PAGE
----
Consultation: We Can do Better

The recent consultation on the District Plan Change and By-Law regarding access to the beaches for motor vehicles and horses showed that there can be a major problem with processes under the Local Government Act.

Take this scenario.

The Council puts out a draft bylaw for consultation.  People submit on it.  Some assume that “A” is going to take place because it is in the draft bylaw.  A whole swag of submitters, however, demand that “A” be changed to “B”.  In the light of all the submissions, the Council adopts “B”.  Those who assumed “A” was going to happen, and wanted it to happen, are up in arms because they didn’t realise that there would be a demand for “B”, so they didn’t say they opposed “B”.

I believe that there should be a two-stage submision process, where the first round of submissions are open to public scrutiny and people then can make submissions on the first submissions.  This is a process that sometimes happens under the Resource Management Act.

It might sound cumbersome, and would take longer, but at least it would be fairer – and the Council would have better handle on community views.

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4 Responses to “Consultation: We Can do Better”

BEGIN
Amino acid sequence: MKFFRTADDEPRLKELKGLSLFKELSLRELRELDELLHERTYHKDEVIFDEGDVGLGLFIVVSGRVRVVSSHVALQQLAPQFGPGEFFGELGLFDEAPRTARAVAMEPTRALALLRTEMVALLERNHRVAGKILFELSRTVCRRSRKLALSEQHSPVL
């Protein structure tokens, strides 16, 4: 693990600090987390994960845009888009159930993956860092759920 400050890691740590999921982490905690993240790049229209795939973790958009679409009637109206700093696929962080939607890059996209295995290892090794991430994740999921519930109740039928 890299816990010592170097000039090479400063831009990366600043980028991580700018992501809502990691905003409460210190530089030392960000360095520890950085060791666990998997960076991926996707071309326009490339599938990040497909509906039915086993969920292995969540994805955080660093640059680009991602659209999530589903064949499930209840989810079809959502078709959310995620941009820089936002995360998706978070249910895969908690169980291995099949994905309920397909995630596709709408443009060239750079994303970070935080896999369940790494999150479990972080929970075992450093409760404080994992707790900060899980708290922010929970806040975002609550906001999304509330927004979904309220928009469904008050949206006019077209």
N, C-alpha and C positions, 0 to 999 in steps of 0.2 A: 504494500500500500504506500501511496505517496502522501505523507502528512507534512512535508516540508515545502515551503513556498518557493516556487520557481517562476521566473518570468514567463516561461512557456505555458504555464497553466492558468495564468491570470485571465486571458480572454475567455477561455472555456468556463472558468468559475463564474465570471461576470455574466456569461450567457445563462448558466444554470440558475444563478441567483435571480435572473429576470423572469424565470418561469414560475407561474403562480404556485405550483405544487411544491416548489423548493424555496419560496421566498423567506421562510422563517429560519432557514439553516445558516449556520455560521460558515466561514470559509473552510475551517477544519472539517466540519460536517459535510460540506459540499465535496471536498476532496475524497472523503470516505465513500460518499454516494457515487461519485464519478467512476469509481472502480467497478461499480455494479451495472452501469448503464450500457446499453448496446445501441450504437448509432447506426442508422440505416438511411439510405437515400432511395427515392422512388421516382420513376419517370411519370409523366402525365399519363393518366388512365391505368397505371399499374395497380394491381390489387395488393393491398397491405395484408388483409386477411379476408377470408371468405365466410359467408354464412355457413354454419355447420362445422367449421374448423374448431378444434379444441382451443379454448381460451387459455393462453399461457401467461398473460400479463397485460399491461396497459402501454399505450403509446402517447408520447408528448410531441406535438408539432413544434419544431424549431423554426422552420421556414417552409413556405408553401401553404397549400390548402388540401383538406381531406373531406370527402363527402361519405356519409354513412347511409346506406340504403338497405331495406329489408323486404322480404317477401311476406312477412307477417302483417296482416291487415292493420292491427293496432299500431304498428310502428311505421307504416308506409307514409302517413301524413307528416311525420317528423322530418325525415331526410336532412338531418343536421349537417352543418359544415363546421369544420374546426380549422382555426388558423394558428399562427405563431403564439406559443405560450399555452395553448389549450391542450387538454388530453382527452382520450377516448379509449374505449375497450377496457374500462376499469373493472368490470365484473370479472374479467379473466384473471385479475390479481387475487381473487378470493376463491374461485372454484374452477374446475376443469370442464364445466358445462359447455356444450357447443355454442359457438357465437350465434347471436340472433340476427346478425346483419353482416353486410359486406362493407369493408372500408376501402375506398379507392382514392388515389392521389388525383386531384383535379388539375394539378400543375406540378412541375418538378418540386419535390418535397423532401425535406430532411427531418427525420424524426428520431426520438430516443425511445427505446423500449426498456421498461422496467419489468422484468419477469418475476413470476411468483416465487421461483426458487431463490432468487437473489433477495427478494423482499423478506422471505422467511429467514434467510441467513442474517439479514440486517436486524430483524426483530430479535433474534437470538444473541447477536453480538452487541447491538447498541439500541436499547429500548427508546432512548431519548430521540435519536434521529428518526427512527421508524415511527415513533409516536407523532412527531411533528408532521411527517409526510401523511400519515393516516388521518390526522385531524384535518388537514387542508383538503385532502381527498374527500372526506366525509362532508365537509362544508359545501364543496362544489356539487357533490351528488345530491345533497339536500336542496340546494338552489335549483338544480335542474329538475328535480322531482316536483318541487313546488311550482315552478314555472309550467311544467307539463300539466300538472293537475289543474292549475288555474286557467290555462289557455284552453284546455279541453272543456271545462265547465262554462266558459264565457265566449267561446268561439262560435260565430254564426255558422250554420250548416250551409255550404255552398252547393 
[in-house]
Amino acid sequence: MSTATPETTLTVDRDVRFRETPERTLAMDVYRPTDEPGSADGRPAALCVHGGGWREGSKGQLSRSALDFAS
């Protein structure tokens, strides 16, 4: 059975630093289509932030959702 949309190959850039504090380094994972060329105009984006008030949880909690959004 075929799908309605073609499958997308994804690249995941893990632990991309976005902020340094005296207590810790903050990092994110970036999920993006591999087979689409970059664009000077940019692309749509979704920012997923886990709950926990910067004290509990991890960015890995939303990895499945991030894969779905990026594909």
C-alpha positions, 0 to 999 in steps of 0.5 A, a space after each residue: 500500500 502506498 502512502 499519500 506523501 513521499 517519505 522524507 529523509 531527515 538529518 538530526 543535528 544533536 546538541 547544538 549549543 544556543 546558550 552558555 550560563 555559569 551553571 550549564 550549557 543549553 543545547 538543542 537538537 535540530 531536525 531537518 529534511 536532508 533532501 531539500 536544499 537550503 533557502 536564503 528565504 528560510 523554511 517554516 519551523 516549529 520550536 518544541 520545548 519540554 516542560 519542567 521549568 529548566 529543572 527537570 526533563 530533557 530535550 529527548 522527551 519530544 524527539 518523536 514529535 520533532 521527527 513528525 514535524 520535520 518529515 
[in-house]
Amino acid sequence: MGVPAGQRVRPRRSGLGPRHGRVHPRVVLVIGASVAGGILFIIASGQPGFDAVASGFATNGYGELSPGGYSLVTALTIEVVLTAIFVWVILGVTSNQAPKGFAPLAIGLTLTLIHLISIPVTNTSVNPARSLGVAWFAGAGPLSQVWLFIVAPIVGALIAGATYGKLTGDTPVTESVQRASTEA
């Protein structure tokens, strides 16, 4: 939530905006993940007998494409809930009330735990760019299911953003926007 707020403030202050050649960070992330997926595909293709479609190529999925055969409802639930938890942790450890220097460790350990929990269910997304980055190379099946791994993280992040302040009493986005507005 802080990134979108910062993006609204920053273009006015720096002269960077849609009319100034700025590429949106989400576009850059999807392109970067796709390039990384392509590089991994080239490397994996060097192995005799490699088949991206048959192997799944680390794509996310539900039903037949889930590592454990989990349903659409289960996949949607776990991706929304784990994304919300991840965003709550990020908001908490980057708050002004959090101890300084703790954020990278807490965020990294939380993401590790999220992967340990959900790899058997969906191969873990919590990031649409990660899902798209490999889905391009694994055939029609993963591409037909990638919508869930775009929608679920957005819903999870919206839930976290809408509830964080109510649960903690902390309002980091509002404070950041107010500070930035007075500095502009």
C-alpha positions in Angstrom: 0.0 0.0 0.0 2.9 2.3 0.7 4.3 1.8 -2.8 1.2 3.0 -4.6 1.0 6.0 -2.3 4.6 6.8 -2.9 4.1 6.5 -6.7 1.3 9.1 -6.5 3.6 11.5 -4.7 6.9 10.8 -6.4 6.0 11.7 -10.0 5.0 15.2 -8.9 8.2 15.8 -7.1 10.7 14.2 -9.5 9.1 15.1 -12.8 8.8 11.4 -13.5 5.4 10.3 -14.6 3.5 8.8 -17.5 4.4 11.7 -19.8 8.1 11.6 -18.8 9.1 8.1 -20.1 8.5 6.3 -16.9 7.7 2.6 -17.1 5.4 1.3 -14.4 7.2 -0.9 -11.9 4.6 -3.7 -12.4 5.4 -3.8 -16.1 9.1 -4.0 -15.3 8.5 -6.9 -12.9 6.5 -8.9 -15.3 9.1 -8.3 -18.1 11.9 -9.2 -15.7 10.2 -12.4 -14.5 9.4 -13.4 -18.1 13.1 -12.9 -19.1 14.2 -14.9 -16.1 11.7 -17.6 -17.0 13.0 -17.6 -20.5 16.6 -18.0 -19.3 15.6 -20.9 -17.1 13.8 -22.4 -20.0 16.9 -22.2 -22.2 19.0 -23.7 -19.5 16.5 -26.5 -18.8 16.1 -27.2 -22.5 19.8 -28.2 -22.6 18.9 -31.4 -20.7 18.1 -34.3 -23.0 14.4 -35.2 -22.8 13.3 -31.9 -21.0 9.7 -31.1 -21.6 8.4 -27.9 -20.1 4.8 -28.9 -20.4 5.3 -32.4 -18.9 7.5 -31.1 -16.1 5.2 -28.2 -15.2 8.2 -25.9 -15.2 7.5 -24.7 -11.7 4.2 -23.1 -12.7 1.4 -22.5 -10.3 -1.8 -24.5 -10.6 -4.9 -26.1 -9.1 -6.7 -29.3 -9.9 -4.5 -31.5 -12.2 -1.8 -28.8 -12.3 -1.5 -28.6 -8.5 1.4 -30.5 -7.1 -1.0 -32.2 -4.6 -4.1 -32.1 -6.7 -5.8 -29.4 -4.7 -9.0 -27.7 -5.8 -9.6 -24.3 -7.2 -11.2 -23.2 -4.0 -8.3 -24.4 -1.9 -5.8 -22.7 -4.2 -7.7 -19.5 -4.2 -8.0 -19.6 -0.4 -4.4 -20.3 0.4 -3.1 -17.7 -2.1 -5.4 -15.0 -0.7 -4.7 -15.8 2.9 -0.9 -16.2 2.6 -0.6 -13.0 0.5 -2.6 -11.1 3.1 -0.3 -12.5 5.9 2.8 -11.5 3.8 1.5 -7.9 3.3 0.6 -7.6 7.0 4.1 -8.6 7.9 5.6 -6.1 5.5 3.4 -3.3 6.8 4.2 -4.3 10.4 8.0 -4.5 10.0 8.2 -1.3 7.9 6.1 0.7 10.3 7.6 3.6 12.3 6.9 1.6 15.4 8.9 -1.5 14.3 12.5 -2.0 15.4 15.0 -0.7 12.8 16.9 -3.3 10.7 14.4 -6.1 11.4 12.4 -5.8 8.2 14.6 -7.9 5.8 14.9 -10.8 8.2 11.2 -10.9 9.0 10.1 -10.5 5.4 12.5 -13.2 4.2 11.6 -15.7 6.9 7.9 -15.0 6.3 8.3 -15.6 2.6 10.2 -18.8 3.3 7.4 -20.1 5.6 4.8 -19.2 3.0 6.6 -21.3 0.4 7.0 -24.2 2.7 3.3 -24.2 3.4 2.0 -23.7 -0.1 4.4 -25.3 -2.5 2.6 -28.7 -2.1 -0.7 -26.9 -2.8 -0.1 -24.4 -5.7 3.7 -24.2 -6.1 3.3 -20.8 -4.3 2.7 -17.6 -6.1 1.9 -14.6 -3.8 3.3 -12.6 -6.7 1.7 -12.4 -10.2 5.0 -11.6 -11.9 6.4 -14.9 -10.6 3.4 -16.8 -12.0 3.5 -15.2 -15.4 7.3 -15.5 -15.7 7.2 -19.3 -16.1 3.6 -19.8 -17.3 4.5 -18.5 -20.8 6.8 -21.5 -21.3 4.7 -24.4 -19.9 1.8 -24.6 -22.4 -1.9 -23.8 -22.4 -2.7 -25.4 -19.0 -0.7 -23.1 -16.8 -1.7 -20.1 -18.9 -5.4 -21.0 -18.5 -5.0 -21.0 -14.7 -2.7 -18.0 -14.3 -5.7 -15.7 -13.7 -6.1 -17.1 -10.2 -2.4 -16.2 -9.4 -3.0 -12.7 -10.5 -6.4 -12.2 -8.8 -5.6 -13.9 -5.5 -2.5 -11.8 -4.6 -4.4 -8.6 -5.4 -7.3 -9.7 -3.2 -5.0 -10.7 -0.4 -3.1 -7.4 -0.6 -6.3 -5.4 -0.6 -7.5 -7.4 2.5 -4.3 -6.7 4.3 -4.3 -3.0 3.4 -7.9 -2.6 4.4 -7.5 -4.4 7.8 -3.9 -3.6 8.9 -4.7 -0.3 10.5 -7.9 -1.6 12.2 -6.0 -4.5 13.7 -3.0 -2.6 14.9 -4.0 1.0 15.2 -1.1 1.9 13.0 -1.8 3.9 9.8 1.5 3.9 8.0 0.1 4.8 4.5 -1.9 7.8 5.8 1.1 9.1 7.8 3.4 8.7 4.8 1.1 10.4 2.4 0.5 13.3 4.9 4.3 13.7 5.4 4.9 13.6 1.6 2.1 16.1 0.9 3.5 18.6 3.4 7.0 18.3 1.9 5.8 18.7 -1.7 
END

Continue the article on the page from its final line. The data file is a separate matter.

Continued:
1. Kirstyn Barnett Says:

    David, would it not be sensible to offer up two or three options, ie an A, B and C, which covers a range of scenarios? This would ensure a full range of submissions who would disagree with A, B or C and give a much clearer picture of community feedback for a hearings panel.
    With the Waste Management strategy there were 5 options given and this resulted in a great deal of submissions.

    I believe 5 is too many, however if 2 or 3 are given this gives everyone the chance to agree, disagree or make further recommendations.

    • David Ayers Says:

      Thanks Kirstyn. Yes, for many consultation processes that is the best way and the open-slate approach was used earlier in the “Better Beaches” process. With draft by-laws and plan changes, however, the Council has to adopt one proposal for the community to approve, oppose or comment on. For strategy documents like the Waste Management Strategy, the option approach is often very appropriate.

  2. Kirstyn Barnett Says:

    I would like to see how other councils manage this process, as it appears the legislation is therefore hindering proper community consultation which is not its intention, or is it the interpretation of the legislation that is the true hindrance?
    If the District Plan process or LGA is bad law, perhaps we should look at changing the laws to match the needs of ratepayers.

    • David Ayers Says:

      Hi Kirstyn. I don’t know how other councils deal with the issue, but it wouldn’t seem too difficult to go through a two-stage process. The community could be told after the first round of submissions that there had, for instance, been a request to ban dogs from Southbrook Park – and then give the community an opportunity to comment on that proposal. The whole draft by-law wouldn’t have to be up for further consultation if that was the only matter like that, i.e. a propsal from the community that hadn’t been put before the wider community. I don’t see that the legislation itself is a problem.

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